"Hi, I'm SuperNorm, here to guide you through the normalisation process"

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Databases And Normalisation:

Introduction -

Are you familiar with:

    Referential Integrity?
    Cascade Update & Cascade Delete?

Do you want to know more? If so, then this site can help you.

Let's assume for the moment that you probably have a basic understanding of what a database is, otherwise you wouldn't be visiting this site. The following sections will provide some background history to the issue of Normalisation. After that we'll take a look at just what a database is and what types are in use in Information Systems today.

A Brief History of Normalisation 

    Computing ‘guru’ - E.F. Codd developed and started using this technique at IBM in 1969.
    It was later called normalisation – the name is based on the need to make databases behave “normally”.
    Normalisation is based on Set Theory and Predicate Calculus.
    Normalisation can be applied to any data & database.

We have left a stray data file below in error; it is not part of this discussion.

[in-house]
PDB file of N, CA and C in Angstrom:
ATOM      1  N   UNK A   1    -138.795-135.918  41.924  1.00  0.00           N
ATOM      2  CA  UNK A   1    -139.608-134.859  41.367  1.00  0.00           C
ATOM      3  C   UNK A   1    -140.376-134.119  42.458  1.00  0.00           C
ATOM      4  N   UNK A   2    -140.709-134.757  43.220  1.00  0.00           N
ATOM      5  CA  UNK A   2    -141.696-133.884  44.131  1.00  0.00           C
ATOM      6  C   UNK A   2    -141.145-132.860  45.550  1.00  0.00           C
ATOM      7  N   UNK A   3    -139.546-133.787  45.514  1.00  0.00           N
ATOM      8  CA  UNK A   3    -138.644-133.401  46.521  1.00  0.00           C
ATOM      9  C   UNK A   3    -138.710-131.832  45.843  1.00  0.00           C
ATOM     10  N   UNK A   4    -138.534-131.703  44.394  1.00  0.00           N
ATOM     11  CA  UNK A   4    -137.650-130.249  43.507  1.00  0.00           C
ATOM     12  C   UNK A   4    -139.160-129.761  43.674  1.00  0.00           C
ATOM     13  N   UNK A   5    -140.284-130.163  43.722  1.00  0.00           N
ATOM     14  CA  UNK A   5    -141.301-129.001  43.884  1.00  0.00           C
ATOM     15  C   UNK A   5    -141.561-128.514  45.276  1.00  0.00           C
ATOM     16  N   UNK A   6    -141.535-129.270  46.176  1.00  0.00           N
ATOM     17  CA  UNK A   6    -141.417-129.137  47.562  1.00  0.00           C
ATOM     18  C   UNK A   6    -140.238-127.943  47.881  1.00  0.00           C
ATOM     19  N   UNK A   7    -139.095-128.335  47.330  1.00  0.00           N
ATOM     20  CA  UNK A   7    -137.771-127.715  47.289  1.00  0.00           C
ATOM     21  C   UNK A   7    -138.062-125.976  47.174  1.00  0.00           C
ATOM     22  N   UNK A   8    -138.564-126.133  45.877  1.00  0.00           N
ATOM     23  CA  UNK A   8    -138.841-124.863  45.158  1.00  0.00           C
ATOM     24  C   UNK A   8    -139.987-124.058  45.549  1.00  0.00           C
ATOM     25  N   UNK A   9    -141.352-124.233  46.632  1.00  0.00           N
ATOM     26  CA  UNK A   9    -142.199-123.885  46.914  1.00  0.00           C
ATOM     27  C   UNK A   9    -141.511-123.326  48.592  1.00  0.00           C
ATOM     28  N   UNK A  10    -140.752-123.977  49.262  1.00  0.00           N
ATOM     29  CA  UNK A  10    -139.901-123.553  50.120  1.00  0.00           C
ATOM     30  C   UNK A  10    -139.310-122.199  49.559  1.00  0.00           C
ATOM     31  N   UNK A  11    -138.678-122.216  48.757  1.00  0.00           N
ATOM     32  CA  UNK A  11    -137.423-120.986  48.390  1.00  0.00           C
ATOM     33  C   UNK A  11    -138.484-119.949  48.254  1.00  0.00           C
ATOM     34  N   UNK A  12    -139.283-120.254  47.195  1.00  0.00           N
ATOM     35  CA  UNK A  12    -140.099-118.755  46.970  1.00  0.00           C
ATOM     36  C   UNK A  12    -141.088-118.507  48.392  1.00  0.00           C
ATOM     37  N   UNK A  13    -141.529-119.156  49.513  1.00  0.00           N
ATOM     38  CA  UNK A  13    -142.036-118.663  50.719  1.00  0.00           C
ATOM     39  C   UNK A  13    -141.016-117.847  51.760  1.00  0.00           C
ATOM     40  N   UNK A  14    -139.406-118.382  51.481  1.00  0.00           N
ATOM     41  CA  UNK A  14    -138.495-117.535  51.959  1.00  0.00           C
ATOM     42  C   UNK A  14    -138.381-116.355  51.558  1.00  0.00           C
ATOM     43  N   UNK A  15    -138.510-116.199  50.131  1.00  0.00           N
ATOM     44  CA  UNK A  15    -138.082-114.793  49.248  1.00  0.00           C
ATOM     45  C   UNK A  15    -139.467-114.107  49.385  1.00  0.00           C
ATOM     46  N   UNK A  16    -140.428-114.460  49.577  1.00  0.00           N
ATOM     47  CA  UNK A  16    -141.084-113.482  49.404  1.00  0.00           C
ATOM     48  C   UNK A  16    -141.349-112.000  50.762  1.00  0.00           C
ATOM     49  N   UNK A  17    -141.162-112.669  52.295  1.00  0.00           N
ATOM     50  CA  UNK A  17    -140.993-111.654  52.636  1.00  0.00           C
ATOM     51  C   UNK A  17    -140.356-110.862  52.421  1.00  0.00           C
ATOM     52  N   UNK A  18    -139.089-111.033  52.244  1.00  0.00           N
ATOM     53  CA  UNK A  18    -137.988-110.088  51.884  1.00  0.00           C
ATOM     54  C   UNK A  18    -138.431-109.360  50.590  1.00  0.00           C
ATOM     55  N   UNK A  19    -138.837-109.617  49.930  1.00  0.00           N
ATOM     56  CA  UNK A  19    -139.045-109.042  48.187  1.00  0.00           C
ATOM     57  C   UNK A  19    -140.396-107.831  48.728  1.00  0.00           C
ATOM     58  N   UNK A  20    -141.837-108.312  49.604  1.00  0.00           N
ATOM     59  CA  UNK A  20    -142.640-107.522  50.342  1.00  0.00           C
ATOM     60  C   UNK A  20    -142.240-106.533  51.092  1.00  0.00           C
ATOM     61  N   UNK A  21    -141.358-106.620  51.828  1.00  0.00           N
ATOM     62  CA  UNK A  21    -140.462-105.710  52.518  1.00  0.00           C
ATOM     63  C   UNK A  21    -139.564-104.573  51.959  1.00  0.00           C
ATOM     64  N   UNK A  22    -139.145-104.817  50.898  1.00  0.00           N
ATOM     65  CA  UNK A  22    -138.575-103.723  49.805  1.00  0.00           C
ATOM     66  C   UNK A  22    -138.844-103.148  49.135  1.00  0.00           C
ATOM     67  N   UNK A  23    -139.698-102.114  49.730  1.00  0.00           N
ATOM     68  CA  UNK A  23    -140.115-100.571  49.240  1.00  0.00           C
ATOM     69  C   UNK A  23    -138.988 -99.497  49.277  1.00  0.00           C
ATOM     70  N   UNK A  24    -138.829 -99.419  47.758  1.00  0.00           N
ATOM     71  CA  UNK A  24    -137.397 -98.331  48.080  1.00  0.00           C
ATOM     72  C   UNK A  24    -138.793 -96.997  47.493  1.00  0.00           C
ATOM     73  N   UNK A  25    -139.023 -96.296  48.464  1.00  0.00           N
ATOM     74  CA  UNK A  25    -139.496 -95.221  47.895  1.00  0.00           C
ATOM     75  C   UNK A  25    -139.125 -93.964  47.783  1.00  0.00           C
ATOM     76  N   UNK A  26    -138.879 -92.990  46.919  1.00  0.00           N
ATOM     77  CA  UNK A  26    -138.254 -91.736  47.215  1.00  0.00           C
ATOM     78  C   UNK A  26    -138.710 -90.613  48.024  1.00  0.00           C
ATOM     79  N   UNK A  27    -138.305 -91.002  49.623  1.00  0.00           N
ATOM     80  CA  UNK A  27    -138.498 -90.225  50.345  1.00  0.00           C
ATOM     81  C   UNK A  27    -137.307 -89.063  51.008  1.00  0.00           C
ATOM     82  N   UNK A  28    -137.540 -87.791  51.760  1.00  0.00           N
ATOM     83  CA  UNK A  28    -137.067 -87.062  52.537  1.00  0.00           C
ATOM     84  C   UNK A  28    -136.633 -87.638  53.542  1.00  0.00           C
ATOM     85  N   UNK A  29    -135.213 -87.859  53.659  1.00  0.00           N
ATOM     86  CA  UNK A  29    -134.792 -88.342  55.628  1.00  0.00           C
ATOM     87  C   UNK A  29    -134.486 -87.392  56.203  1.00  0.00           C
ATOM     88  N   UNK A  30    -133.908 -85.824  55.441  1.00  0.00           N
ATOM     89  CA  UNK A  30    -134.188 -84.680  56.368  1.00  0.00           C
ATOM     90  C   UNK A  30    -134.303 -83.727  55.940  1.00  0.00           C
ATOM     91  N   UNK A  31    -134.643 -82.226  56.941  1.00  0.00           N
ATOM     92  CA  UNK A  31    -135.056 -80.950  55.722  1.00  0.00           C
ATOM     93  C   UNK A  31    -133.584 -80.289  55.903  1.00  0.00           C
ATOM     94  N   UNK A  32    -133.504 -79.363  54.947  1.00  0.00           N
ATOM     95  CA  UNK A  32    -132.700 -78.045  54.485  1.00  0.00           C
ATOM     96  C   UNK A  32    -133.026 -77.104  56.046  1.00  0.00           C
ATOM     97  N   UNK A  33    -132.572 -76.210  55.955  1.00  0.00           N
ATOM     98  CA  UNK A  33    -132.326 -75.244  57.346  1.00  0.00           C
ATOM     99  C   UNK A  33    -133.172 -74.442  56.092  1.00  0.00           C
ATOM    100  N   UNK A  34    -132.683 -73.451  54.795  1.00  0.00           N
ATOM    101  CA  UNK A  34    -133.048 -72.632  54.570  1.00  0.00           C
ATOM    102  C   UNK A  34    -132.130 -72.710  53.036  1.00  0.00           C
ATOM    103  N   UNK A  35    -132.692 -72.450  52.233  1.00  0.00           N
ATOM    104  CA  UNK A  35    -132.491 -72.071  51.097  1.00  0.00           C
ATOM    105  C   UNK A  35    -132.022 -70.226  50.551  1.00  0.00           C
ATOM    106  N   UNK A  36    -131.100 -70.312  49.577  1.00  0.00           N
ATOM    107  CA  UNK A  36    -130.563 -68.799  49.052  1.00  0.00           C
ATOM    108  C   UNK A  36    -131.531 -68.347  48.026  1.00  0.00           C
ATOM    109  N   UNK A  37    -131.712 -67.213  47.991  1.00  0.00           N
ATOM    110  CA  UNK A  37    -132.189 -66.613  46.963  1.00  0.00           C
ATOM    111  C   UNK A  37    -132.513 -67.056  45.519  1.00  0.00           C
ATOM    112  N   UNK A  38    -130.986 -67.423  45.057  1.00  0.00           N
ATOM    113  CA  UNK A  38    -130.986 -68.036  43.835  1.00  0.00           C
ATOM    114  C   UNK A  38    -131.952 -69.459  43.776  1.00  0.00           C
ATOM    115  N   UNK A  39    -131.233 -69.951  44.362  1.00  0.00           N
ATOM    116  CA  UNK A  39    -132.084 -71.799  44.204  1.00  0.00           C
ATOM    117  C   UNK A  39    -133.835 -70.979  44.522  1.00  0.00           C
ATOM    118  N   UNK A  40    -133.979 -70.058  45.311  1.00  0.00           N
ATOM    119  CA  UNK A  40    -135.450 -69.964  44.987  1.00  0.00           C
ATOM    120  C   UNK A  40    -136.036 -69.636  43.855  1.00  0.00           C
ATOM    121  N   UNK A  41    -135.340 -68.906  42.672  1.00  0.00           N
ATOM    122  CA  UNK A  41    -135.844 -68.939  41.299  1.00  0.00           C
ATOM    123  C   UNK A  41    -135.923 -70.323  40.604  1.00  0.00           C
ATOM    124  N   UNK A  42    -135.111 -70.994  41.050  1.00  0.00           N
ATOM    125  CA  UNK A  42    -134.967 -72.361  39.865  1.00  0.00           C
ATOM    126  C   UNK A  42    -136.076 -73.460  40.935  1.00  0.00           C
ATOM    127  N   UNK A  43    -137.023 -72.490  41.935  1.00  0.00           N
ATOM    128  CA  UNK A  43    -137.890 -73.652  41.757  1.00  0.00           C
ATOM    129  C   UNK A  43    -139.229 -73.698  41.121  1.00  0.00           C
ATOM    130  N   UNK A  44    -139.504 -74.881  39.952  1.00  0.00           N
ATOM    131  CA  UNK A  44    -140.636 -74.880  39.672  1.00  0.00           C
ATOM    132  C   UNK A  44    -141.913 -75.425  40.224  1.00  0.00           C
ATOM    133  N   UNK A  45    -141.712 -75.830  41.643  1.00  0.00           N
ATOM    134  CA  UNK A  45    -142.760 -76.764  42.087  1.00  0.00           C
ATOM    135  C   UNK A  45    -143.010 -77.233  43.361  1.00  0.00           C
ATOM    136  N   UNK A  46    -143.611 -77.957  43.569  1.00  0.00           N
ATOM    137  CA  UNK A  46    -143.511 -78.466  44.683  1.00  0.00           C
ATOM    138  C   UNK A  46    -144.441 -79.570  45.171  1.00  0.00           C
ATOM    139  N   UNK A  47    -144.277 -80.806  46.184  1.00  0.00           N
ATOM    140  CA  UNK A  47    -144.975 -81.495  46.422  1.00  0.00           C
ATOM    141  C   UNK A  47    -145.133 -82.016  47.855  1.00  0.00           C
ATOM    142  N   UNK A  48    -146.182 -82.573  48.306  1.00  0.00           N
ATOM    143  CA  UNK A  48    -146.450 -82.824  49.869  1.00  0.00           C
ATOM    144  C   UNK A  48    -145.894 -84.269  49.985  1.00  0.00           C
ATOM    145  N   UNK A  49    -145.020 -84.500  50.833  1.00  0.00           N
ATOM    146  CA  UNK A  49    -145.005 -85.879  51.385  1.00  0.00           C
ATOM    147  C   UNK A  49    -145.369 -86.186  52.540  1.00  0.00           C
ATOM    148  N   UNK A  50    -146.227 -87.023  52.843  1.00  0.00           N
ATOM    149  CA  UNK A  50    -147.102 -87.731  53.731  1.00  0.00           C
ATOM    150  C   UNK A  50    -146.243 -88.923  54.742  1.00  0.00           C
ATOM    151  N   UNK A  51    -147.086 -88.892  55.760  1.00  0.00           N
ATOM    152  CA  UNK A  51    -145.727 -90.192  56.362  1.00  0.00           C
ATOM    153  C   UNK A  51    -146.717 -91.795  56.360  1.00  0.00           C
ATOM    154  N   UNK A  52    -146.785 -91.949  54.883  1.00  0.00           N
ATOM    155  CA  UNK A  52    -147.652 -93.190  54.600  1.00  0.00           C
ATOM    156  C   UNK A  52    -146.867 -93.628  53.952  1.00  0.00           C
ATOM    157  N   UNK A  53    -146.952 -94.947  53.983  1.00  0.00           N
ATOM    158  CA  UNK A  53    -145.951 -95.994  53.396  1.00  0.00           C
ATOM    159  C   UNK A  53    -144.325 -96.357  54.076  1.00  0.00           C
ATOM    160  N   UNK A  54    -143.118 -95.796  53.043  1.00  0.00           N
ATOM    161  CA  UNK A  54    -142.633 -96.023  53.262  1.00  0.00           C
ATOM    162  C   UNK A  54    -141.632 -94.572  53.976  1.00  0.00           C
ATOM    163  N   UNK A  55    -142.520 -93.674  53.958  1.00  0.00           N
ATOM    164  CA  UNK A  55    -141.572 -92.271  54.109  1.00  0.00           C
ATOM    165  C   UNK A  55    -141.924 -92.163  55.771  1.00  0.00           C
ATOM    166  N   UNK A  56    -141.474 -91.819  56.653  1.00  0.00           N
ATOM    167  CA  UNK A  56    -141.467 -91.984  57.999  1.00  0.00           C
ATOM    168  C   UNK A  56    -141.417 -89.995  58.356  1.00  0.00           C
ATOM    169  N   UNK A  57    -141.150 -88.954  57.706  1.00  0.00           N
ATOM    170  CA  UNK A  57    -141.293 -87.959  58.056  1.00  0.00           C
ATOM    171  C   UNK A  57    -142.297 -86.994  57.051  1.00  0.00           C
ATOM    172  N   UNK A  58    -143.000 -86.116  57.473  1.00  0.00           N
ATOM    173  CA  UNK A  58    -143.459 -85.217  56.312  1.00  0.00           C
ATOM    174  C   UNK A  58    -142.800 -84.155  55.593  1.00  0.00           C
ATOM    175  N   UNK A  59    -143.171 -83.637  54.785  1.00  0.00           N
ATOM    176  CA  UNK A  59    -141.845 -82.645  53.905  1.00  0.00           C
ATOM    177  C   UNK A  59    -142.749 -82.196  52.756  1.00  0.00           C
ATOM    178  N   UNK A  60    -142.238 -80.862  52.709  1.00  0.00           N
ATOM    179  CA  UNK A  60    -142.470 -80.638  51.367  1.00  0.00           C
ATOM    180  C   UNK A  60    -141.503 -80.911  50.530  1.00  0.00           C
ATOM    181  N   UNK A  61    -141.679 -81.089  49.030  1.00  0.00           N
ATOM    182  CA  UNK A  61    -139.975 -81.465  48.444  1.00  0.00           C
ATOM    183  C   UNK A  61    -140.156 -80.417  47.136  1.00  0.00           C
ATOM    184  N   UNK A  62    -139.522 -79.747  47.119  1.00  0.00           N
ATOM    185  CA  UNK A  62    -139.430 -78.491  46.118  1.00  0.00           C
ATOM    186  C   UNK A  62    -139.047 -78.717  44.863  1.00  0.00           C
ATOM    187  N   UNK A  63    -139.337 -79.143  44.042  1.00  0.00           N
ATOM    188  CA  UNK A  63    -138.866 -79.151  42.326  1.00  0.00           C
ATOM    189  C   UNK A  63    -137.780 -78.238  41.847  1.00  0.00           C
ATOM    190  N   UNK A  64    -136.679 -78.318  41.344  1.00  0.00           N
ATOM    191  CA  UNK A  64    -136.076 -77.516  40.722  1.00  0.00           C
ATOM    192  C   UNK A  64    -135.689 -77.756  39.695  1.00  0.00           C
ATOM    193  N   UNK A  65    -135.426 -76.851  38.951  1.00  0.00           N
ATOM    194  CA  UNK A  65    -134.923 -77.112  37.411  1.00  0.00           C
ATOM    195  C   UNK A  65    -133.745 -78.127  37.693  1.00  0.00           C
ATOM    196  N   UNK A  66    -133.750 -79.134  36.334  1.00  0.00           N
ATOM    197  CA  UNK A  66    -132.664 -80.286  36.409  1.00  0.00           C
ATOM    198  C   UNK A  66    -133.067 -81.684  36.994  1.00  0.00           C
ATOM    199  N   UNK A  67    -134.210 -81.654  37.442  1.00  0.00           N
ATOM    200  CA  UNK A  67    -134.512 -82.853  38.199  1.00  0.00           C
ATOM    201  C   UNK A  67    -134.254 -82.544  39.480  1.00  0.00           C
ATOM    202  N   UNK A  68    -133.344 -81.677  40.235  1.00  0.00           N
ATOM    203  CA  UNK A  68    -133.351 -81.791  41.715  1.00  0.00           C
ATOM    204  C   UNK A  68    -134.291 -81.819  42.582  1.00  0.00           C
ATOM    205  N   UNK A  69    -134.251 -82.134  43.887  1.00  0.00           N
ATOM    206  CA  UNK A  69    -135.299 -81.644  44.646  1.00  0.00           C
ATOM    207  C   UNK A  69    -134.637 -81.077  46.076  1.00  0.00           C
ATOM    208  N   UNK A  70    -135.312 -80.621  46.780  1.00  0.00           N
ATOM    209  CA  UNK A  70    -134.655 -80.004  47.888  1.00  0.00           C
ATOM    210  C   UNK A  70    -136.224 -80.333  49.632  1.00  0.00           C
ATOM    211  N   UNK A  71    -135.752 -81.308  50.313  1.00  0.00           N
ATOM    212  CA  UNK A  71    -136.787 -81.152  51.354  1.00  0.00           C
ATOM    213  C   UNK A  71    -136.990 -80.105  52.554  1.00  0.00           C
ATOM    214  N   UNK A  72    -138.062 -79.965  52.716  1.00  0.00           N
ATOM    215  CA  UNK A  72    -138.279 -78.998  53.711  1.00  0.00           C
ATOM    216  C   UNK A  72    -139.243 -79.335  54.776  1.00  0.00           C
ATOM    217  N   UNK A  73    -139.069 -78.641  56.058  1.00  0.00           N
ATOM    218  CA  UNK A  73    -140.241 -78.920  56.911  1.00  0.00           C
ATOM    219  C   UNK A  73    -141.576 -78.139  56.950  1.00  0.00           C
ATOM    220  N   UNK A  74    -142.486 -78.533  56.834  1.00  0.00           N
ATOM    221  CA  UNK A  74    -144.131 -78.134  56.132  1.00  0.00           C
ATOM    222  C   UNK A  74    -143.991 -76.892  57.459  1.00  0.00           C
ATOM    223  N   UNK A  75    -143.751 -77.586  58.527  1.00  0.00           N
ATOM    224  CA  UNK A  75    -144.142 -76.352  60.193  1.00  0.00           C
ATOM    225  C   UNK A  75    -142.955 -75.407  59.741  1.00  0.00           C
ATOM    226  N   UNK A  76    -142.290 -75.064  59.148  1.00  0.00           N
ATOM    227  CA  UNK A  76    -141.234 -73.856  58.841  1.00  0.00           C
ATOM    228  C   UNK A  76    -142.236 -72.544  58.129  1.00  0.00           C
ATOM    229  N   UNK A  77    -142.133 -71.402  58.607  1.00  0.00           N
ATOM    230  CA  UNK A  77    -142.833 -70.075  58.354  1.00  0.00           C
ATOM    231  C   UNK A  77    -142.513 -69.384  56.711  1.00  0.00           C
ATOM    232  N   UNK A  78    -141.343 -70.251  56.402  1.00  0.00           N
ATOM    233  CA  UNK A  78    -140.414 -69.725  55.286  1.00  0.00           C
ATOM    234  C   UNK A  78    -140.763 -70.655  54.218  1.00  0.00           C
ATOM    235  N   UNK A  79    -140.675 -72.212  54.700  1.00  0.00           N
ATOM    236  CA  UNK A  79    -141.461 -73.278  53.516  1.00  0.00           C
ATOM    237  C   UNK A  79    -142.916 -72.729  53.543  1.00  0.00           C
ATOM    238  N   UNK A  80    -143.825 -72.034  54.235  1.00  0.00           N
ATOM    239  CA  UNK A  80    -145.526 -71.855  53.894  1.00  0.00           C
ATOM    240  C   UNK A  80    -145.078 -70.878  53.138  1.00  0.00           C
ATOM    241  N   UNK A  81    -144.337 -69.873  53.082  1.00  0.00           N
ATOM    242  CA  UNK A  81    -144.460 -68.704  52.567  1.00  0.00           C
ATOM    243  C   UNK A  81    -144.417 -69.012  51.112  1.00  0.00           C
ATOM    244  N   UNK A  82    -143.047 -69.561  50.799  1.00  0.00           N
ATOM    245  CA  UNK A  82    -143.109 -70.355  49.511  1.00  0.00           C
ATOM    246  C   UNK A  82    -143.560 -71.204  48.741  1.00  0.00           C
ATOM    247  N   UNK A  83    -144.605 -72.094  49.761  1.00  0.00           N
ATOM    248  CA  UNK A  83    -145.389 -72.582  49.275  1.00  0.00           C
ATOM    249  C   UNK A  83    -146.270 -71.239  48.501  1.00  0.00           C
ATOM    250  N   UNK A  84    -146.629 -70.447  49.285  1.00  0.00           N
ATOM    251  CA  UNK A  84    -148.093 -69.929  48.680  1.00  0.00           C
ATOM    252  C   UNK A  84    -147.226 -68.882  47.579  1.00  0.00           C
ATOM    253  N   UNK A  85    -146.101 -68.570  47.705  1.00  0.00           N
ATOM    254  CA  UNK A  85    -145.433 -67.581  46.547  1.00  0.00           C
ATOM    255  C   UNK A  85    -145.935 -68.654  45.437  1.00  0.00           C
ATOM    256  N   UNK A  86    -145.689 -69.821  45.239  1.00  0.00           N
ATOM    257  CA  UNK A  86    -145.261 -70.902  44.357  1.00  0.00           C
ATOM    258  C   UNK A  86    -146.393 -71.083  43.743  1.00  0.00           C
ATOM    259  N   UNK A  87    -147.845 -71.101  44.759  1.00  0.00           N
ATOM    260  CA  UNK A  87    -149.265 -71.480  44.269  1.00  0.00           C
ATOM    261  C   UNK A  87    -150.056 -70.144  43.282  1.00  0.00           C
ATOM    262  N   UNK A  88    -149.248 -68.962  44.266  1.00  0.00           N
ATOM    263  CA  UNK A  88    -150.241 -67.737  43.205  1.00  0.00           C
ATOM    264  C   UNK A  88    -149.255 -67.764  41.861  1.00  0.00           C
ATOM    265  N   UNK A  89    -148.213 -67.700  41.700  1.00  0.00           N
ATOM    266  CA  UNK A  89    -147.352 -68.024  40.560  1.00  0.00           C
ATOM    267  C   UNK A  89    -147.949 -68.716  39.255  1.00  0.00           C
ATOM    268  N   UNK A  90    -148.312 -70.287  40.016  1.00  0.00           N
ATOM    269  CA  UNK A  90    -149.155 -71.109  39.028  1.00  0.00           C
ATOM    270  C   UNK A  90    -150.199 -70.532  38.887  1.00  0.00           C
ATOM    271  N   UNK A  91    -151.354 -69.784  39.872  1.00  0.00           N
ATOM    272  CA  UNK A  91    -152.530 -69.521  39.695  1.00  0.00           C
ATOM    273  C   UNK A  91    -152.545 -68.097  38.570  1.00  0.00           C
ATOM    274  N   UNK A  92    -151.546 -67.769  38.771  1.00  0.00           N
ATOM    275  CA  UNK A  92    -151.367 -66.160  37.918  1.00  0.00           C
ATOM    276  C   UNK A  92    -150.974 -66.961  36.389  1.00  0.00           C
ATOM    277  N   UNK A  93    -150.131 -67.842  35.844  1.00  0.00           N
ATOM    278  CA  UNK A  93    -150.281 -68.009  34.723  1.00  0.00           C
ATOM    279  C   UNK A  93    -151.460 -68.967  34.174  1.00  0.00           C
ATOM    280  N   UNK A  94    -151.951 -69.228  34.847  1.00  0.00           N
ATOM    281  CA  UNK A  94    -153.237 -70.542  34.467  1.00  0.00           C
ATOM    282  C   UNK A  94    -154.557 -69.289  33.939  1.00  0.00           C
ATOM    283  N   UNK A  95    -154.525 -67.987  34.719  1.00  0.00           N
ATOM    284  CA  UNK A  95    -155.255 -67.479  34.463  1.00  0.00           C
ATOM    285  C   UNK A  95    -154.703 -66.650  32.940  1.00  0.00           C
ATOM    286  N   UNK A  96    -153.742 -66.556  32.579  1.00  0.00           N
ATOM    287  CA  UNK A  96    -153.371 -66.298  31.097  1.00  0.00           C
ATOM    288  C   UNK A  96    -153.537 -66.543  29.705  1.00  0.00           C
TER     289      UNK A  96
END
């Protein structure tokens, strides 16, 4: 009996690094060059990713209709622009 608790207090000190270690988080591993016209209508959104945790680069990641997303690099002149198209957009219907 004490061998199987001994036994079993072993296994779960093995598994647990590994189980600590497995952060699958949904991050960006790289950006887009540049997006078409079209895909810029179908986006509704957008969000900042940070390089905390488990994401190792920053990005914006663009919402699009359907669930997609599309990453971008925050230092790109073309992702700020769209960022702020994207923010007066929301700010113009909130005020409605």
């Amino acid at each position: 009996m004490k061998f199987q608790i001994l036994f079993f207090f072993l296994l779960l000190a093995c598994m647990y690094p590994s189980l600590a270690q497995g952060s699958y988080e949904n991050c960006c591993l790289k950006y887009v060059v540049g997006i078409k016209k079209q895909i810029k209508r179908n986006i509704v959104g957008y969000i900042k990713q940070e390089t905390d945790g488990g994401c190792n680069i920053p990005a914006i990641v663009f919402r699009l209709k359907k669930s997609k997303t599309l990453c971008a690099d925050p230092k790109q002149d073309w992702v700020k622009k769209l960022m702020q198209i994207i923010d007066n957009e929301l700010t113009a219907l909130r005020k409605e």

Why Normalise Data?

A definition of Normalisation is:
"In relational database design, the process of Normalisation is organising table data to minimise duplication..."

"Normalisation involves dividing a database into 2 or more tables and defining relationships between the tables. The objective of normalisation is to isolate data so that additions, deletions and modifications of data fields can be made in just one table and then propagated (spread) through the rest of the database using pre-defined relationships."

     source -  Webopedia, http://www.webopedia.com/TERM/n/normalization.html

Another Definition -
 "Normalisation is the process of creating an...

    Relational structure for storing information."


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